Donald Trump’s budget blueprint reveals what he values. While the President of the United States does not actually set the budget, he has typically worked closely with Congress to determine what can be passed. In fact, there are two major factors that will determine the actual impact of the priorities established in the 62 page document released this week:
- Congress is the branch of the U.S. government that formally appropriates the funds that make the government work. A more detailed budget, authored by Congressional Republicans, will likely come into focus in late April or May. Members of both parties in Congress are fairly protective of this responsibility and are quick to remind the executive branch that appropriations are the responsibility of the legislative branch.
- Trump’s budget blueprint calls for broad cuts in many departments – cuts that cabinet secretaries and budget managers will have to fully implement. Presumably budget directors will have some discretion as they determine which programs to trim or abolish.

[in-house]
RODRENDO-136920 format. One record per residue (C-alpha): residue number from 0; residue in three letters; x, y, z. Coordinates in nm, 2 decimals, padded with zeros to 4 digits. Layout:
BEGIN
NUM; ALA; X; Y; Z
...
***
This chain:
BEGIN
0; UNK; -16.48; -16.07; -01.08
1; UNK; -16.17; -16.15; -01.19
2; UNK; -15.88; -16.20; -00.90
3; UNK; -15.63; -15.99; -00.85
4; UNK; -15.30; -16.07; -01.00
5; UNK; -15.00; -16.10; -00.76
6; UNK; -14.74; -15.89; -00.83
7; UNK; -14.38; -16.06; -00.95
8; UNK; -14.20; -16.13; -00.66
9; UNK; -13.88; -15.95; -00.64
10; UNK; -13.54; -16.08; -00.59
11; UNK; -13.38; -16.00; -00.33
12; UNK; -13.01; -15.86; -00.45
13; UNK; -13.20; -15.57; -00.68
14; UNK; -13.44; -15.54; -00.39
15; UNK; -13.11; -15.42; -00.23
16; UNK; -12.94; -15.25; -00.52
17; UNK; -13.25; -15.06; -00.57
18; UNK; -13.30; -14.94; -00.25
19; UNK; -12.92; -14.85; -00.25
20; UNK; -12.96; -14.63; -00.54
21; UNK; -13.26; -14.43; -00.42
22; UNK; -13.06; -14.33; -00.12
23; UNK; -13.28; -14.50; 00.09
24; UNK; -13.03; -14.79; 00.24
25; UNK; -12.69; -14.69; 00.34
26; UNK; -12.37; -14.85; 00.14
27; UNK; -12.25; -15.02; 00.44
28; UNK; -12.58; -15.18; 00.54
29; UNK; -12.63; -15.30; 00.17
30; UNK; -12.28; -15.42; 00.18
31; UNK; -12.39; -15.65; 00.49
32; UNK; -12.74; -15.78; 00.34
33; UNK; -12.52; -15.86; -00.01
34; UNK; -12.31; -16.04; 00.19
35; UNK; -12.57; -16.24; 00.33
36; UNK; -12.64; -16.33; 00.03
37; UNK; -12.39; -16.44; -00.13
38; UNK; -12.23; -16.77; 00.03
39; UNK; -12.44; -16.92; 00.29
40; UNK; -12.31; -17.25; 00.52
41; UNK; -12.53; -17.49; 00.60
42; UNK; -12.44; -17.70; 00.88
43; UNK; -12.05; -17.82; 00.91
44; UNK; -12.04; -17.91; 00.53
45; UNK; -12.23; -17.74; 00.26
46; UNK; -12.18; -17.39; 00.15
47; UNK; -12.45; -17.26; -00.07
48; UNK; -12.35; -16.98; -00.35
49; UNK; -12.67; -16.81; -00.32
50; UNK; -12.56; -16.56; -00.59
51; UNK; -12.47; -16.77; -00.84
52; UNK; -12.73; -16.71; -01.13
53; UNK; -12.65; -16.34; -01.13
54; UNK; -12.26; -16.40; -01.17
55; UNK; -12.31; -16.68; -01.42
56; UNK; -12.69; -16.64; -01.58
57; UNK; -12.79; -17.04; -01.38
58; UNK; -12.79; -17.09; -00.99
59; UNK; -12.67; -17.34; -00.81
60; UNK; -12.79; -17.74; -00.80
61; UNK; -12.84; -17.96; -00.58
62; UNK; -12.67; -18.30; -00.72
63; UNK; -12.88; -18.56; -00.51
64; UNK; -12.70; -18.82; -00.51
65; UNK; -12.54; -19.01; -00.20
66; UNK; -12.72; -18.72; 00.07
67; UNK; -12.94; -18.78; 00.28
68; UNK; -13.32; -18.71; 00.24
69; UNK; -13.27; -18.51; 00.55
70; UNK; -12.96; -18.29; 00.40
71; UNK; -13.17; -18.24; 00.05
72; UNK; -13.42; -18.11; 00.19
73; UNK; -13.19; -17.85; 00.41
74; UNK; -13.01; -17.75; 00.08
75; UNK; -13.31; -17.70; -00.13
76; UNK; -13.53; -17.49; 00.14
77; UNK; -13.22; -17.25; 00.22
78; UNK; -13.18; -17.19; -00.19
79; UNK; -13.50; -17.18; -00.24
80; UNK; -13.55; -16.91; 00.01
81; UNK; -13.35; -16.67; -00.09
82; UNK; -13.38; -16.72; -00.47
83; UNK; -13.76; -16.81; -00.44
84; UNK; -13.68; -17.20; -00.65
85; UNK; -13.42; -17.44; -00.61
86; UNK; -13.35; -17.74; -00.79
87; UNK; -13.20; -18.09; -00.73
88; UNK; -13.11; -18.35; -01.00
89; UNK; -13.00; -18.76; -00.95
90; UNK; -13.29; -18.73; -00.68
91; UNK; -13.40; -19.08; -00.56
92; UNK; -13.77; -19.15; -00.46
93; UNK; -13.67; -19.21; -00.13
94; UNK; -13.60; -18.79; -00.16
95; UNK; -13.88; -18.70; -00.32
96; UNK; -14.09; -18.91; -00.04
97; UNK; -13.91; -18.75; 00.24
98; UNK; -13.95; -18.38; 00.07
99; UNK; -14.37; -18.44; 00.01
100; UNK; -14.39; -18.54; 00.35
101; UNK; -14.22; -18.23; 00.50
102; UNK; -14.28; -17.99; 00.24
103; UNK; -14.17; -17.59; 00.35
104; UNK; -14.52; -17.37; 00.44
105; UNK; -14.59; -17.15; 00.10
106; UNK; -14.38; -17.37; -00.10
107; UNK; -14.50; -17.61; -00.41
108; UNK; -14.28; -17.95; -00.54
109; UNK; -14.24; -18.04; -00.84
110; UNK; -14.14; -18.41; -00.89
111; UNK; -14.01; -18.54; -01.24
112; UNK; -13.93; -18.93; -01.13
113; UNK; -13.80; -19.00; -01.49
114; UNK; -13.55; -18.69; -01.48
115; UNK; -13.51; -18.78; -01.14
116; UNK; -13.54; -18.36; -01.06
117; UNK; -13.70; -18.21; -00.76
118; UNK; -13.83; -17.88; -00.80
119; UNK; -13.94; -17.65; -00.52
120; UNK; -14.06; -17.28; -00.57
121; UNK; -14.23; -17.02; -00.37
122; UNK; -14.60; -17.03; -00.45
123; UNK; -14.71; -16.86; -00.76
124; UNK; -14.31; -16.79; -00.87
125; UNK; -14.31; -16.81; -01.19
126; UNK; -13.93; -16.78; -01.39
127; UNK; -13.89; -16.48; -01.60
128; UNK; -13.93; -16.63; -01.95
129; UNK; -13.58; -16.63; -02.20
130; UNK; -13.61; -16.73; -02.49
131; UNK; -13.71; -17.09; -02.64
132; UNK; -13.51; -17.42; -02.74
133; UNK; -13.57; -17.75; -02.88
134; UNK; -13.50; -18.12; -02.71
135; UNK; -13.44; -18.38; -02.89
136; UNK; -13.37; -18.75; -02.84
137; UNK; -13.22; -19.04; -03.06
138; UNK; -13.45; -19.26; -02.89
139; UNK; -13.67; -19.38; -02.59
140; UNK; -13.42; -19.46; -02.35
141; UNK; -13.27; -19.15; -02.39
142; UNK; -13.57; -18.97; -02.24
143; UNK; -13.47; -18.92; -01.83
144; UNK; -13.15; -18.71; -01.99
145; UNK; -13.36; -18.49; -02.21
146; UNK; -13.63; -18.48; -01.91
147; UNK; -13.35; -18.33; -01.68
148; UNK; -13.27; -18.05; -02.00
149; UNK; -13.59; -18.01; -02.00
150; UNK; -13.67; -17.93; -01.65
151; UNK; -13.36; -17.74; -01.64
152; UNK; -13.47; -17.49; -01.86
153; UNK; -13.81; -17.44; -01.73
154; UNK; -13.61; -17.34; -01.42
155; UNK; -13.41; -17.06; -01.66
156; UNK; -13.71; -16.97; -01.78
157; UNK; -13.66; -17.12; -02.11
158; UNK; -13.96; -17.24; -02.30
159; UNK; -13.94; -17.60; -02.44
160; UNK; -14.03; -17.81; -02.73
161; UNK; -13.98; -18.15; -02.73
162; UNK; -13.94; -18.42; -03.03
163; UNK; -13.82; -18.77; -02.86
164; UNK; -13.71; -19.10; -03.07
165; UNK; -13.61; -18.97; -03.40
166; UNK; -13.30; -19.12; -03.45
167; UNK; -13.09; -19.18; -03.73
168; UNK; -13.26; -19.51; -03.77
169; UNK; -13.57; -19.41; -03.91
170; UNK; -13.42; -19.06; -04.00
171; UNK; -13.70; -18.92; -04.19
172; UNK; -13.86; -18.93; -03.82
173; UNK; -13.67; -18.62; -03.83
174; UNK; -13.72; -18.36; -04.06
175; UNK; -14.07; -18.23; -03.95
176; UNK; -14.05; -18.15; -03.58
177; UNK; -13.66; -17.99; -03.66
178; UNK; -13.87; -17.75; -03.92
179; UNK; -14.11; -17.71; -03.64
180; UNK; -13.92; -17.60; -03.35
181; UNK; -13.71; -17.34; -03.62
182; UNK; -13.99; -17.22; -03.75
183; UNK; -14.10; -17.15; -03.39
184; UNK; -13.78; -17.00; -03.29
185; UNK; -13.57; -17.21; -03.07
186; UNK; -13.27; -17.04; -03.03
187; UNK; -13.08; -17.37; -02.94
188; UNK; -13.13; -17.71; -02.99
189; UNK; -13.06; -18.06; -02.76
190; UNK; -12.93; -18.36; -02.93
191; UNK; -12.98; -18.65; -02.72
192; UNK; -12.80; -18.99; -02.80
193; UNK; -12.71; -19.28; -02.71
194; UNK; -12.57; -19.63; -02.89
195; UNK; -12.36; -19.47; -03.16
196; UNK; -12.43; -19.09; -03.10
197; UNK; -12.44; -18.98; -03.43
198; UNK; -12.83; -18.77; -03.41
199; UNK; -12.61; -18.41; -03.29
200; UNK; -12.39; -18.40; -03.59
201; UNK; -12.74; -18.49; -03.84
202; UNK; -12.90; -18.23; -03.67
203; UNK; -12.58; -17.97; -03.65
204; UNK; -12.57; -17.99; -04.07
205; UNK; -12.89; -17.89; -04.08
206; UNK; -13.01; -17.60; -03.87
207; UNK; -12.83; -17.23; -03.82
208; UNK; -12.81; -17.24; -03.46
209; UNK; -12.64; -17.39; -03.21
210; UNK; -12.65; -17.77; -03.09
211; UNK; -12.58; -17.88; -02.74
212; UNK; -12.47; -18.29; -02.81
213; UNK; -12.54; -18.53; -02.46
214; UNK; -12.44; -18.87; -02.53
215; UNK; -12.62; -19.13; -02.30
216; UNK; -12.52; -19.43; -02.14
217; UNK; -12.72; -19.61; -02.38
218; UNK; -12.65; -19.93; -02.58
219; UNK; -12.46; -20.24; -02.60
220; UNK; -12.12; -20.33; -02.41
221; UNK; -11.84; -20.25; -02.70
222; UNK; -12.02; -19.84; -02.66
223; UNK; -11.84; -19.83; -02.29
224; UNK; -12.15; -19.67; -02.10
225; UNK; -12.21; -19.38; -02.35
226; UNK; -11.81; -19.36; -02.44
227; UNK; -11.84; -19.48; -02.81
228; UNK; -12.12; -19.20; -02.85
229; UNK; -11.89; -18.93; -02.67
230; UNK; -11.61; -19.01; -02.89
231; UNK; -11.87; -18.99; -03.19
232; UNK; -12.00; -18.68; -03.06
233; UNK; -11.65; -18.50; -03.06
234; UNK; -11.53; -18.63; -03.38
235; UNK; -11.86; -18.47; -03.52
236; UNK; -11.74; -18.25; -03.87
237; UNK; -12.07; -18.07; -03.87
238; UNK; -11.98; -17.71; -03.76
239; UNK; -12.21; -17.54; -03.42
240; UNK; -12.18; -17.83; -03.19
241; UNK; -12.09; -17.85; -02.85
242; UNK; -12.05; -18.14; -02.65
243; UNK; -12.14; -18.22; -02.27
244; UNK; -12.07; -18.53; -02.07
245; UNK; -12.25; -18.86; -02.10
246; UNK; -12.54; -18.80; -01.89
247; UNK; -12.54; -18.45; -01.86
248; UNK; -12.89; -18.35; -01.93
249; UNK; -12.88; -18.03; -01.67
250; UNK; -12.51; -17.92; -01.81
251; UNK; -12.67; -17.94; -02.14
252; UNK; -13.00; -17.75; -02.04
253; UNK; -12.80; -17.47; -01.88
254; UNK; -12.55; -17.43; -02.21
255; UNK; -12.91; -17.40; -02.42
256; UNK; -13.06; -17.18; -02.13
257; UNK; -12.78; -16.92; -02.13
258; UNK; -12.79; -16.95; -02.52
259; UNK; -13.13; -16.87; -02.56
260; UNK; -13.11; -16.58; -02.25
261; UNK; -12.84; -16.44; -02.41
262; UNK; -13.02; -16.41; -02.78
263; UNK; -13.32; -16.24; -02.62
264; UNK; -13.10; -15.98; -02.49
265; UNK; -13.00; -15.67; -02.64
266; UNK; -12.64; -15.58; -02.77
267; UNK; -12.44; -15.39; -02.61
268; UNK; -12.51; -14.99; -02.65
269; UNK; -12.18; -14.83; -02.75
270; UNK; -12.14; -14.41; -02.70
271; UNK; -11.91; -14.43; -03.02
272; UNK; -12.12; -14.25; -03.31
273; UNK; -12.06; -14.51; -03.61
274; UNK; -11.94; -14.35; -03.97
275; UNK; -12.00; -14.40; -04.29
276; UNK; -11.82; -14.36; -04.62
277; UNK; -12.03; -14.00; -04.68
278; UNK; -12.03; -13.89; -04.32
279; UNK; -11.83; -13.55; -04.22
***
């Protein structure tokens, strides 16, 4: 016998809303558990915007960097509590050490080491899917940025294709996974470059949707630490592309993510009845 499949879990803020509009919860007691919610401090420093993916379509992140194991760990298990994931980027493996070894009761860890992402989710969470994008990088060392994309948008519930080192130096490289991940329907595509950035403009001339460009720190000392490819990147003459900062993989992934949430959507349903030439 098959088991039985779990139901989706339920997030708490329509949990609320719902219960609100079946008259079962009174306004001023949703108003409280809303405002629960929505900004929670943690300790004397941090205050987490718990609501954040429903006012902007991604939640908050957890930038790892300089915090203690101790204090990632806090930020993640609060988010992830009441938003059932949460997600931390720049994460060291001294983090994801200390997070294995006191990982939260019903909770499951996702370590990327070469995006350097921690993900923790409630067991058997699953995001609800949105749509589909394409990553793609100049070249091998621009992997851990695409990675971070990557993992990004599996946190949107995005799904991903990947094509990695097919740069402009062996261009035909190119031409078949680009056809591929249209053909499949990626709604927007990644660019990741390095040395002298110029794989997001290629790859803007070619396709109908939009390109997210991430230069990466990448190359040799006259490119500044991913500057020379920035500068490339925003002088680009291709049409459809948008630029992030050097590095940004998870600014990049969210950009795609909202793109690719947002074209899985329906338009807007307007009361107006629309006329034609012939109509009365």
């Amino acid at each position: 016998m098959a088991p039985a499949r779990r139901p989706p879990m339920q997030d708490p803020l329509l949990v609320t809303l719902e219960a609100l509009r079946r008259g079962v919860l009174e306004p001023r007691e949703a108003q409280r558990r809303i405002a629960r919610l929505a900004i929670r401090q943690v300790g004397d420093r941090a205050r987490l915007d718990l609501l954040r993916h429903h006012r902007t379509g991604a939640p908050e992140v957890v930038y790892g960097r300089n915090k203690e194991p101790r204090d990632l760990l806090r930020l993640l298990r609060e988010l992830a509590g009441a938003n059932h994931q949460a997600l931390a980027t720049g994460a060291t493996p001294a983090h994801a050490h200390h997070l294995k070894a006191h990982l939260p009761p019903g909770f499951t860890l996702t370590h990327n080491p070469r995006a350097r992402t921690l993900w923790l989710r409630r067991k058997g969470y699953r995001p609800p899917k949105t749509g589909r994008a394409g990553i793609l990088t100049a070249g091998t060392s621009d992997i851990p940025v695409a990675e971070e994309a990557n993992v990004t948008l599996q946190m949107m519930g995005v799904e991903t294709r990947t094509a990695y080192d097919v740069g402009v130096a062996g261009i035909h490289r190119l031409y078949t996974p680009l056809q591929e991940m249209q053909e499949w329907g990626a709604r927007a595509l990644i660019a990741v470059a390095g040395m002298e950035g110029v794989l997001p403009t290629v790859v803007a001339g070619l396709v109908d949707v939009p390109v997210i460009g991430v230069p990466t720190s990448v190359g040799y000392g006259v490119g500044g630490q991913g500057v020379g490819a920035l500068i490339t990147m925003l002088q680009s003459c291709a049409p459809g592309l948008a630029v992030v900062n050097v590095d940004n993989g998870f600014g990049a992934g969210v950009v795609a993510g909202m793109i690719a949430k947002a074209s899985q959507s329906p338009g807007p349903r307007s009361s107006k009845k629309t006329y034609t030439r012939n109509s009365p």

President Trump, however, has established some broad direction for areas that he feels should be cut – many of which are areas that directly impact significant numbers of voters who helped elect him last November. Michael Grunwald, in a piece recently published in Politico sees the Trump budget blueprint as something very different than other other budgets that have included cuts. He contends that”the main thrust of Trump’s budget is an ideological assault on government itself, not a surgical strike on government excesses.” In some ways, this budget document is like the raft of executive orders Trump signed in the weeks after he became president. It represents a loud and brash way to open the deal-making and signals that he intends to honor promises he made when he was campaigning for office. The symbolic nature of this budget document is possibly more significant than the actual policy value it carries.
Given how excited both Republicans and Democrats are about cuts in Meals on Wheels, loan programs for rural infrastructure, international exchange programs, and programs to combat homelessness, this “ideological assault” will generate significant discussion throughout the budget process. Nonetheless, we know where Donald Trump stands: He wants to spend billions of dollars on a wall (that Mexico won’t pay for and that won’t do any good) while at the same time cutting programs that have demonstrably helped millions of Americans.